Why Banks Charge High Commissions for International Payments

Posted by DTransfer on Apr 7, 2021 3:34:27 PM

What’s the cost of doing international business? Pretty high, if you’re going through traditional banking avenues. Banks are charging customers a pretty penny to perform international payments, which can even increase the more transactions they do - but where does all that money go and why?

Payment revenues from international transactions added up to no less than $224 billion globally in 2019, according to The 2020 McKinsey Global Payments Report. This equates to a total of 22.4% of global transaction revenues, even though only 11% of global transactions are cross-border transactions. 

So why the large imbalance?

It’s a combination of opaque, historical systems with bank ownership:

  • A network of trusted parties
  • Regulatory approvals
  • Tech infrastructure
  • Liquidity

Plagued by heavy, legacy systems for conducting international payments, fees run high.

The root cause of international transfer high fees

Let's take a look at how international transaction fees emerge. 

Bank fees for international payments

Source: Global Payments Report, McKinsey

The fees surrounding international transfers are made up of several different aspects, many of which derive from the lack of standardization and general fragmentation within banking networks. The two most significant fee accumulators are claims and treasury operations and nostro-vostro liquidity. Together, they make up more than 50% of the fee structure. Highly complex pricing rules between banks mean that there are various manual invoicing, claims, and dispute activities that require significant backend human resources. Furthemore, without real-time visibility across the transfers process to examine balances and rates, trapped capital costs are higher, and make up the largest percentage of the international transfer fee. All together, complex operations and a lack of continuity are to blame for the high price that you see before you send an international payment.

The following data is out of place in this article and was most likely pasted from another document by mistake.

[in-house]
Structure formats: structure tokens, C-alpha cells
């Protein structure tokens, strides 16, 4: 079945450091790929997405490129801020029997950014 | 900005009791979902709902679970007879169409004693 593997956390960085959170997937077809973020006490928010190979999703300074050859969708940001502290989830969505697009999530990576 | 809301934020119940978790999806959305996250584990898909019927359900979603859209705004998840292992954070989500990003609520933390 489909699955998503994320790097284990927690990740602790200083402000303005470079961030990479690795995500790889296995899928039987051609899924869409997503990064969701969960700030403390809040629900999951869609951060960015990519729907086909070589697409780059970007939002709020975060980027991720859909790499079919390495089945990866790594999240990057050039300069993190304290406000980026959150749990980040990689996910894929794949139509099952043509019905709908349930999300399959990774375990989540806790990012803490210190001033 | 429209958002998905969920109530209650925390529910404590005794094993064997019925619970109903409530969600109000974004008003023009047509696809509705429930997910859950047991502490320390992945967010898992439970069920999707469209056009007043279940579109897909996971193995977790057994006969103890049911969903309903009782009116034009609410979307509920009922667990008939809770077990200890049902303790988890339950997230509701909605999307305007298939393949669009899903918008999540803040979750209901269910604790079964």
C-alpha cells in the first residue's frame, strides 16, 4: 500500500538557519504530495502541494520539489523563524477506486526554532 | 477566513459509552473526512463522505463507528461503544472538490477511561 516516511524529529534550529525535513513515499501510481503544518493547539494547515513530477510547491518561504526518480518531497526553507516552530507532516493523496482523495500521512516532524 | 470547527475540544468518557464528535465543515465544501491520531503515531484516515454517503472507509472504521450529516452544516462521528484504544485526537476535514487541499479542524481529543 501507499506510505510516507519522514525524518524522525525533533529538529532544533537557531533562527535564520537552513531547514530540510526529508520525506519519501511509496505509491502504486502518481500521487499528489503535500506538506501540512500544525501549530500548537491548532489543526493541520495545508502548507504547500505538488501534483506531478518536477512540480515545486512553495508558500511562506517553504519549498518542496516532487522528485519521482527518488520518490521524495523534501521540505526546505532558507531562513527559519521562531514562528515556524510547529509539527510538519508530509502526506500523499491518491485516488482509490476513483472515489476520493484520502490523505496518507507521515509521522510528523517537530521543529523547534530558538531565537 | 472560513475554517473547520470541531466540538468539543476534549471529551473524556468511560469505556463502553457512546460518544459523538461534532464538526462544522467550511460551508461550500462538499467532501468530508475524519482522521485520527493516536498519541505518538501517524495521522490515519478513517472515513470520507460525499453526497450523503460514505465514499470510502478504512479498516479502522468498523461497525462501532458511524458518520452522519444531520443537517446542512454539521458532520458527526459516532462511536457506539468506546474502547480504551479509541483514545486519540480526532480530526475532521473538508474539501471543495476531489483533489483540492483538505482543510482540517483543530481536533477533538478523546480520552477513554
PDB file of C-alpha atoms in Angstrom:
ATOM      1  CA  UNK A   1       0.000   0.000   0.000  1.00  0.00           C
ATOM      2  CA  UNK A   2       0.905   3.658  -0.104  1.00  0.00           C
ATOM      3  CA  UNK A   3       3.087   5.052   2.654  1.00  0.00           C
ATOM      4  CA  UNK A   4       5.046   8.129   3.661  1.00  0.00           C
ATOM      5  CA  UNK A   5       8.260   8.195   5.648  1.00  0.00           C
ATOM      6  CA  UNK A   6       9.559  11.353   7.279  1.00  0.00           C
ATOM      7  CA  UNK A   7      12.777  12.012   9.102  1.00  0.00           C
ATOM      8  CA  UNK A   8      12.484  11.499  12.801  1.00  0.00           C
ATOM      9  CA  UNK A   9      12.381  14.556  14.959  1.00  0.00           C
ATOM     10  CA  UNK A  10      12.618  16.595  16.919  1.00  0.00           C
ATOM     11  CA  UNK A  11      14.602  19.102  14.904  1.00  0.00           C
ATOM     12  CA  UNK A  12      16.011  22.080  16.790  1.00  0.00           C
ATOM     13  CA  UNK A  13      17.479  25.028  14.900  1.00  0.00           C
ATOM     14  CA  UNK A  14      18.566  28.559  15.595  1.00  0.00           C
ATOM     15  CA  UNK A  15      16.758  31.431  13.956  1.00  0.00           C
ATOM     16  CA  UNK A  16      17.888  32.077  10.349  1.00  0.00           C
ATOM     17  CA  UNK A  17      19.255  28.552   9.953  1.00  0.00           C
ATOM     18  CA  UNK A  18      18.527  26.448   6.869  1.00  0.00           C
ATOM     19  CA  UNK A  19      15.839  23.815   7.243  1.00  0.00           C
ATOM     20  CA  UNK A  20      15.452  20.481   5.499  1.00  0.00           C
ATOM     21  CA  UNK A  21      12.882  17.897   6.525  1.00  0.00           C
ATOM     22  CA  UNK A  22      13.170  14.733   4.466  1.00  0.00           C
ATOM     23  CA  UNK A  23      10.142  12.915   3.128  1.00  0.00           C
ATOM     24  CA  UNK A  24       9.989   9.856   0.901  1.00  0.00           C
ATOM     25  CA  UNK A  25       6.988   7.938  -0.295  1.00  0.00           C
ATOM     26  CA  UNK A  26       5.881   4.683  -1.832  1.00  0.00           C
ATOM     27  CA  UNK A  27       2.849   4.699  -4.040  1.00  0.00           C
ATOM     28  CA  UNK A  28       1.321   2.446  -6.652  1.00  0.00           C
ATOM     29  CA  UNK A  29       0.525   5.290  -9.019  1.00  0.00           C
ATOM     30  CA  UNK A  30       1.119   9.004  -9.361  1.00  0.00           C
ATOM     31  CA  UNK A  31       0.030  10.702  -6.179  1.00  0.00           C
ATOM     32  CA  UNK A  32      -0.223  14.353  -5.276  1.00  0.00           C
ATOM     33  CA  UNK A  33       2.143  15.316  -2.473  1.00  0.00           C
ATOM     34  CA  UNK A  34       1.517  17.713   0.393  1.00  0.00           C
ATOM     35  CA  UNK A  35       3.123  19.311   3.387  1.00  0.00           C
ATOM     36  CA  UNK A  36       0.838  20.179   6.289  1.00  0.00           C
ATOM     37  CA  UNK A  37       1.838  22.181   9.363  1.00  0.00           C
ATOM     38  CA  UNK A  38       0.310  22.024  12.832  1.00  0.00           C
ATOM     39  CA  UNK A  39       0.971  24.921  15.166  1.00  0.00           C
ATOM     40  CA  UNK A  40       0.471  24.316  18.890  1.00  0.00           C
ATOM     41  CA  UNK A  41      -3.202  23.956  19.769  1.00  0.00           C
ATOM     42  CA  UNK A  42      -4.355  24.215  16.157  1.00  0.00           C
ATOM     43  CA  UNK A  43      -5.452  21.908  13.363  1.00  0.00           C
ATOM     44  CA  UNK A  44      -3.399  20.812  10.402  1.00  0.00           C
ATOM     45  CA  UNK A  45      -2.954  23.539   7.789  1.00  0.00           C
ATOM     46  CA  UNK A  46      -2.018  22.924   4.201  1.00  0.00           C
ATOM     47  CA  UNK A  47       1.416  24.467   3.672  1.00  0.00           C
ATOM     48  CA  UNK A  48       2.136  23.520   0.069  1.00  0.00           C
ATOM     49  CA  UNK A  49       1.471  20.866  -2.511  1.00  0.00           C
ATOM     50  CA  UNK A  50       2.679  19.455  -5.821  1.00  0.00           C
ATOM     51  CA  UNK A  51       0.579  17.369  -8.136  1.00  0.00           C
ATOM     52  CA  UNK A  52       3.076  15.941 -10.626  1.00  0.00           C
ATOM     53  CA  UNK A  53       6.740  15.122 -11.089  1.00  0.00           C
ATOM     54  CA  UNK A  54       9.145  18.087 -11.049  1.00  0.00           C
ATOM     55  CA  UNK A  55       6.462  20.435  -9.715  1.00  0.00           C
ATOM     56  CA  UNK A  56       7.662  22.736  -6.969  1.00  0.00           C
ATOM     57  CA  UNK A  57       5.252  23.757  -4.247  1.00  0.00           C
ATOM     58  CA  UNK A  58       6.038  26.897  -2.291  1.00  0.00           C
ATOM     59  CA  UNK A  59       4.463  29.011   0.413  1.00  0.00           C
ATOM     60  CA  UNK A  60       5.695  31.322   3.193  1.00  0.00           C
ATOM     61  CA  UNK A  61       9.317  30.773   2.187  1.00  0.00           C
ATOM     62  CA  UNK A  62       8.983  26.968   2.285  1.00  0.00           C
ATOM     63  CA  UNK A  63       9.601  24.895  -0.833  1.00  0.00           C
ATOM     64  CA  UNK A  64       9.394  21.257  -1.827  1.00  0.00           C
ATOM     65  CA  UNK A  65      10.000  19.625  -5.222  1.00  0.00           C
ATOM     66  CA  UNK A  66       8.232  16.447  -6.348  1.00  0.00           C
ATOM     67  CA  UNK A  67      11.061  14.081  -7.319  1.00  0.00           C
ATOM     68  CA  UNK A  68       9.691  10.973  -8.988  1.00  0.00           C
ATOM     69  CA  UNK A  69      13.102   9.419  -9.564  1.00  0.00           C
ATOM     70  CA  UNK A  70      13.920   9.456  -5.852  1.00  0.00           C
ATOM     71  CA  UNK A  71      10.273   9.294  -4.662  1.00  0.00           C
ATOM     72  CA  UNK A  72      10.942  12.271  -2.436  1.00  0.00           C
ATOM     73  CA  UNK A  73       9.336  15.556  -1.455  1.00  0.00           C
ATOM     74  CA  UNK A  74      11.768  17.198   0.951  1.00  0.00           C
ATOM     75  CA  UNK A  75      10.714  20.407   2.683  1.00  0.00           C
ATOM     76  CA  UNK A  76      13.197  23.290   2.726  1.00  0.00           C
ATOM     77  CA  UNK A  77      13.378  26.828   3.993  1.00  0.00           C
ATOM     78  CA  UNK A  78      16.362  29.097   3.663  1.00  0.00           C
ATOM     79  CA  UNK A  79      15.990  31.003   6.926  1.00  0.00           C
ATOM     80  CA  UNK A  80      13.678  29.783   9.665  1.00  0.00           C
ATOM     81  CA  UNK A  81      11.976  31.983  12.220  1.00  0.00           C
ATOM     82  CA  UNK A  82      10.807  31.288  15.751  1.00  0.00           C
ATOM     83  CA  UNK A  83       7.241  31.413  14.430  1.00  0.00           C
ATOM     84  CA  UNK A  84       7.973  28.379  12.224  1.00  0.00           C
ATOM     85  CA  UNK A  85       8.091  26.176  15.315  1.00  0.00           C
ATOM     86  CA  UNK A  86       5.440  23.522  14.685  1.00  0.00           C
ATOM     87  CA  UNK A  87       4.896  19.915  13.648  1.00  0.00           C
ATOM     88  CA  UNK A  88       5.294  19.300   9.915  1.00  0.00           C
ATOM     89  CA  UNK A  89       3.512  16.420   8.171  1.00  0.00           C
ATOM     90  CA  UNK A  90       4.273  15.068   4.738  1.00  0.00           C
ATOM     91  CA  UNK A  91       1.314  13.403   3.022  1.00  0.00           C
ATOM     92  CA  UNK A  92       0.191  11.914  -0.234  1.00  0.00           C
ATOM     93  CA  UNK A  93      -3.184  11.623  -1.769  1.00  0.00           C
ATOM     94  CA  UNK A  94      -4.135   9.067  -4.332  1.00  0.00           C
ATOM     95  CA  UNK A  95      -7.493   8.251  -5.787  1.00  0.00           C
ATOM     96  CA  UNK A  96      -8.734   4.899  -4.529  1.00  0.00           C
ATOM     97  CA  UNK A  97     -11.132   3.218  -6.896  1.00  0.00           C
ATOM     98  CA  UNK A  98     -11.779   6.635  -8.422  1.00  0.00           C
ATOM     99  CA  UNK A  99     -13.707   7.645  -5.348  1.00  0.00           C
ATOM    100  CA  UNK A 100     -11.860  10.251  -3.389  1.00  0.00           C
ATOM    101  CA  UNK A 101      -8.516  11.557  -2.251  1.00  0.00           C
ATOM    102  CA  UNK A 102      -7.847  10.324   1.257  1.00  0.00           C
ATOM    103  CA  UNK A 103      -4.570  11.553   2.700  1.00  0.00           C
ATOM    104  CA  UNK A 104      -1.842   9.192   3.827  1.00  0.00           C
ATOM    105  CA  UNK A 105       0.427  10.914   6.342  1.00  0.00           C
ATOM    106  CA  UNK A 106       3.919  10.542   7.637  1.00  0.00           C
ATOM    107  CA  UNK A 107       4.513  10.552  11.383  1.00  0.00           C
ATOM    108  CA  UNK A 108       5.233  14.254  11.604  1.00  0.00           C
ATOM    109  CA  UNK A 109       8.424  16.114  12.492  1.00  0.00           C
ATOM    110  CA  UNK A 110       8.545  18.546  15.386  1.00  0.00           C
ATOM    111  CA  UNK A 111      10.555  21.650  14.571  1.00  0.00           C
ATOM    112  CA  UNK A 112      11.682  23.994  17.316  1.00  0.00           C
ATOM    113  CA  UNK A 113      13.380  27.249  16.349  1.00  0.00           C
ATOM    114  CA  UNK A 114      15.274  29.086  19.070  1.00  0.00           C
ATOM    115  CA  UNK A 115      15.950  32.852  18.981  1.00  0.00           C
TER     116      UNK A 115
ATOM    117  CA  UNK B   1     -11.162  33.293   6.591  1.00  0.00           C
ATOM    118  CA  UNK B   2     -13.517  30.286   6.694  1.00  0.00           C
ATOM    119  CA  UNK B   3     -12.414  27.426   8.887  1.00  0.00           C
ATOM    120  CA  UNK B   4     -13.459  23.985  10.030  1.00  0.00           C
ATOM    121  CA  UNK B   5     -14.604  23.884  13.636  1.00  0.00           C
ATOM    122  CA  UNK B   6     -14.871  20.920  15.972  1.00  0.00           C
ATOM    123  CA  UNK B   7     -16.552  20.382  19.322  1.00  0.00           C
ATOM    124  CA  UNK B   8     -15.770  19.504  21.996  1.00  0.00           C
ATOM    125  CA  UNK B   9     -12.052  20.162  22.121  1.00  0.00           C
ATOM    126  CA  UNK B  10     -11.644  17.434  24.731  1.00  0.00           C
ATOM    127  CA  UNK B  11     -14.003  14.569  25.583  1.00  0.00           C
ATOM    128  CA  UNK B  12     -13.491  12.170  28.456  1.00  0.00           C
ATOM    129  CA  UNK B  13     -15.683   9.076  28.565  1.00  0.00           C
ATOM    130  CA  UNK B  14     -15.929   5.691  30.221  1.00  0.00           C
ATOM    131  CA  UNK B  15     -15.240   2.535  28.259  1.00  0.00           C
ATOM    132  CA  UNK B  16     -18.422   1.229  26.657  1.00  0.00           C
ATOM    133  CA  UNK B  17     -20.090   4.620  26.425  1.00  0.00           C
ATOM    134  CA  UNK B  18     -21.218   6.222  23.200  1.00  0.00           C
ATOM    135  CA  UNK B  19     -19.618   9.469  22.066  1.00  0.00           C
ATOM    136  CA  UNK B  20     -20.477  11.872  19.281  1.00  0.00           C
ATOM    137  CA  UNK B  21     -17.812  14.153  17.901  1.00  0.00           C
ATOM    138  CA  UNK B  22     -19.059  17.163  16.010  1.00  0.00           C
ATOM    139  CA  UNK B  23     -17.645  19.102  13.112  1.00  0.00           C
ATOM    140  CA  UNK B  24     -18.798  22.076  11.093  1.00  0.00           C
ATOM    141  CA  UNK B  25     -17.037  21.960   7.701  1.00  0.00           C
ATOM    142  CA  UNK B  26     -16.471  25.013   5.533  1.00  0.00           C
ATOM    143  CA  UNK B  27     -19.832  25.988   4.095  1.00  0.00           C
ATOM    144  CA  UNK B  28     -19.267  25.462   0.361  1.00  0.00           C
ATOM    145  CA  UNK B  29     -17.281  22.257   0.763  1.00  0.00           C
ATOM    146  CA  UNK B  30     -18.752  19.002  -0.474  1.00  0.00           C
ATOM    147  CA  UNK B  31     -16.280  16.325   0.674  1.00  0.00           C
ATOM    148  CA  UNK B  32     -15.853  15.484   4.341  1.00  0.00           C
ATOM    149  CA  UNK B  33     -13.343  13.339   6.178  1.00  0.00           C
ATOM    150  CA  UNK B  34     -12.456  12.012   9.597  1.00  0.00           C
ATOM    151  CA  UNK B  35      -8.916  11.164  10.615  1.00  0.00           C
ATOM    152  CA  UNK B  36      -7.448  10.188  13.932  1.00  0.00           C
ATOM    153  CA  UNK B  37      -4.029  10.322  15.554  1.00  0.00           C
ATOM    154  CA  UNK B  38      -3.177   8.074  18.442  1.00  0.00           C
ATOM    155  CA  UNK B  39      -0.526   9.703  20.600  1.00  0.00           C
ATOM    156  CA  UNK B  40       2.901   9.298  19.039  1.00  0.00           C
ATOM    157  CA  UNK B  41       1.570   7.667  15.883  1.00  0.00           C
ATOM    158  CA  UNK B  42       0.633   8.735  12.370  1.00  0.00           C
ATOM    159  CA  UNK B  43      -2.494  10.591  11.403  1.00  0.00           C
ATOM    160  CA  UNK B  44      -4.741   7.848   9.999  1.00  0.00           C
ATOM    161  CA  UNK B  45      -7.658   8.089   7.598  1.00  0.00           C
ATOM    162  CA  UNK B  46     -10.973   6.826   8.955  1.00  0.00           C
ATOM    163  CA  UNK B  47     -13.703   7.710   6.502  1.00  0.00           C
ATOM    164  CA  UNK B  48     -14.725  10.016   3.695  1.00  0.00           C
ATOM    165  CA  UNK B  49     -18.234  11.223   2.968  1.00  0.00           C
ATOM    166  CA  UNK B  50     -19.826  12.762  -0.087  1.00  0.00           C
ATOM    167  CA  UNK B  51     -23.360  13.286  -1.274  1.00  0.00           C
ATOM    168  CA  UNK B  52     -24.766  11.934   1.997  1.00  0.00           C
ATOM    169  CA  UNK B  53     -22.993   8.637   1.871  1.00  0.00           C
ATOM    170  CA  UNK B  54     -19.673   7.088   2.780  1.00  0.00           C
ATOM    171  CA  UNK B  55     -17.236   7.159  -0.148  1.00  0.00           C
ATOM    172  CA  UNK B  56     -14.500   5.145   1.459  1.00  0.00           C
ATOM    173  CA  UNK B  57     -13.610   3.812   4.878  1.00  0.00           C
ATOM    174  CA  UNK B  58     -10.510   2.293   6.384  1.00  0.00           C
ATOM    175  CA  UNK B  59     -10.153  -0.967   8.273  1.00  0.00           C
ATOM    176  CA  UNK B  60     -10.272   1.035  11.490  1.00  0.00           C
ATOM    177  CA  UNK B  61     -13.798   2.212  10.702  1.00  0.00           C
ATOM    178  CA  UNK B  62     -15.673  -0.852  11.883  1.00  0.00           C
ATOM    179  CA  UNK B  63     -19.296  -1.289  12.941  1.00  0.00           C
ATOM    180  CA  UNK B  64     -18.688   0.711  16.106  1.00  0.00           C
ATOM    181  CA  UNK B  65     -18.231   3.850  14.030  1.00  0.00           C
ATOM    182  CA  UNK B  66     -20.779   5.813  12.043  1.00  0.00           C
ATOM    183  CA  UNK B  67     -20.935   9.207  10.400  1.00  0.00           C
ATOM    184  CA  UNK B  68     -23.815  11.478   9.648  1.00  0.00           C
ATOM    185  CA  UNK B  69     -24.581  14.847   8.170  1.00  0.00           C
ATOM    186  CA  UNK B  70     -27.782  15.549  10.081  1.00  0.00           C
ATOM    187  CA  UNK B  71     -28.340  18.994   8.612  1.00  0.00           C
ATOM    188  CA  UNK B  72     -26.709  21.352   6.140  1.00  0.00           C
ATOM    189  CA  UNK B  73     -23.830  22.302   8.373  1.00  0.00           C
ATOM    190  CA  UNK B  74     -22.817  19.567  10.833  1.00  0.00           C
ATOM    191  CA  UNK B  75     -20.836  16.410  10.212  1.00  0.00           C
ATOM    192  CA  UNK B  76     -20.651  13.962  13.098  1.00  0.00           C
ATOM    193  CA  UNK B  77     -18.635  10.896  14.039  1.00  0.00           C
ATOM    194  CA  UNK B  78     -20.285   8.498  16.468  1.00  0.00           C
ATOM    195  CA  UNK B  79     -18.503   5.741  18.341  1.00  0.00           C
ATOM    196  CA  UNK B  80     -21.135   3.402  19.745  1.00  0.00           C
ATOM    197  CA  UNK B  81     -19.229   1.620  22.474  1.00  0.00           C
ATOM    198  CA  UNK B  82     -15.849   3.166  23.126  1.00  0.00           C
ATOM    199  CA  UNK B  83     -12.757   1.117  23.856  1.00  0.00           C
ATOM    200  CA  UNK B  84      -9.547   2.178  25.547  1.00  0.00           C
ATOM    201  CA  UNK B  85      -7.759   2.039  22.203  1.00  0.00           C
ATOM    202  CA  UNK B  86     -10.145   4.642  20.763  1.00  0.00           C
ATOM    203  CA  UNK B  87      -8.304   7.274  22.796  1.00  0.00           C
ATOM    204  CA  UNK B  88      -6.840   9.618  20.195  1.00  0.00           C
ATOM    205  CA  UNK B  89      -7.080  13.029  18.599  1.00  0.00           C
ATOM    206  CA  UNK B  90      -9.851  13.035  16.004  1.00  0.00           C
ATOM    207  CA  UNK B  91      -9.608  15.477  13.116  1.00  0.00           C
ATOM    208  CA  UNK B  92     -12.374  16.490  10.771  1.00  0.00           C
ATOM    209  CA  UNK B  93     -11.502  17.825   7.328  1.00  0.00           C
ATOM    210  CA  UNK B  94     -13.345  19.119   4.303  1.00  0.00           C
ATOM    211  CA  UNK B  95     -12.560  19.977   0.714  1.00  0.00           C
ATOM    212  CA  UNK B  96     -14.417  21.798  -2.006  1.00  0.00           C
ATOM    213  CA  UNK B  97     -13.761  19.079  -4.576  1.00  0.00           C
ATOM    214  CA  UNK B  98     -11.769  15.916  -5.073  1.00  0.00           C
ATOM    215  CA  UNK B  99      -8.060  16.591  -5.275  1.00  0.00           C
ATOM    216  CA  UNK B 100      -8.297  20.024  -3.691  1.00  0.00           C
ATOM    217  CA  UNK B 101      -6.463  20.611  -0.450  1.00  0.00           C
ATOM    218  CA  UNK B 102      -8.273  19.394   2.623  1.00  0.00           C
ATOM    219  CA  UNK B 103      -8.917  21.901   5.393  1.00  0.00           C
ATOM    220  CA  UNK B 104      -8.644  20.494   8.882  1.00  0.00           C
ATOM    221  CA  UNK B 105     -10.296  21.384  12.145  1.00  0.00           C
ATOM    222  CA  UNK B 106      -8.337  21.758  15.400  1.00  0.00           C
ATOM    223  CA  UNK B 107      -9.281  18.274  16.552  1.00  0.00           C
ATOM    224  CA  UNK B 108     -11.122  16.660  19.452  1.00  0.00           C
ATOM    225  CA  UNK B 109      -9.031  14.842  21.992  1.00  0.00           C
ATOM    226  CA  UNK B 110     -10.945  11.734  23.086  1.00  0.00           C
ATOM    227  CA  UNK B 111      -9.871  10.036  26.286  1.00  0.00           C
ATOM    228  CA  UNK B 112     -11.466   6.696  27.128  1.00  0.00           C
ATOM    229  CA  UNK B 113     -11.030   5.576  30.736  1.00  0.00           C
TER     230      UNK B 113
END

Taking a look at US and EU banks’ international payment fees

A major US bank’s international fees

One of the biggest banks in the US operates with the following international wire transfer fee structure for their business checking accounts:

  • Banker-assisted transfer USD to foreign currency: $50
  • Online transfer USD to foreign currency: $40
  • Online transfer USD via bank’s exchange < $5000: $5
  • Online transfer USD via bank’s exchange > $5000: $0

A major European bank’s international fees

One of Europe’s largest banks, located in the UK, offers the following fee structure for international payments:

  • Electronic European payments via SEPA: £24
  • Payment by cheque: £11
  • Payment by internet banking: £17
  • Payment by phone banking: £20- £30

A better alternative

While traditional banking systems are plagued with inefficiencies at every step, modern international payments solutions built on blockchain are by design, low-cost, near-instant, and borderless. Most also offer a highly transparent system to track transactions.

DTransfer offers a better way for businesses to do daily, weekly, and monthly international payments. Our transaction fees run at 90-95% less than traditional bank transfers, with payments made in one currency automatically converted to another.

Do business internationally without the stinging bank fees. Chat with us now to learn more and set yourself up for the future.  


Topics: International Payments


Written by DTransfer

DTransfer is a cross-border B2B payment solution that allows companies to make local or global payments instantly through one convenient platform while reducing costs and enabling business growth.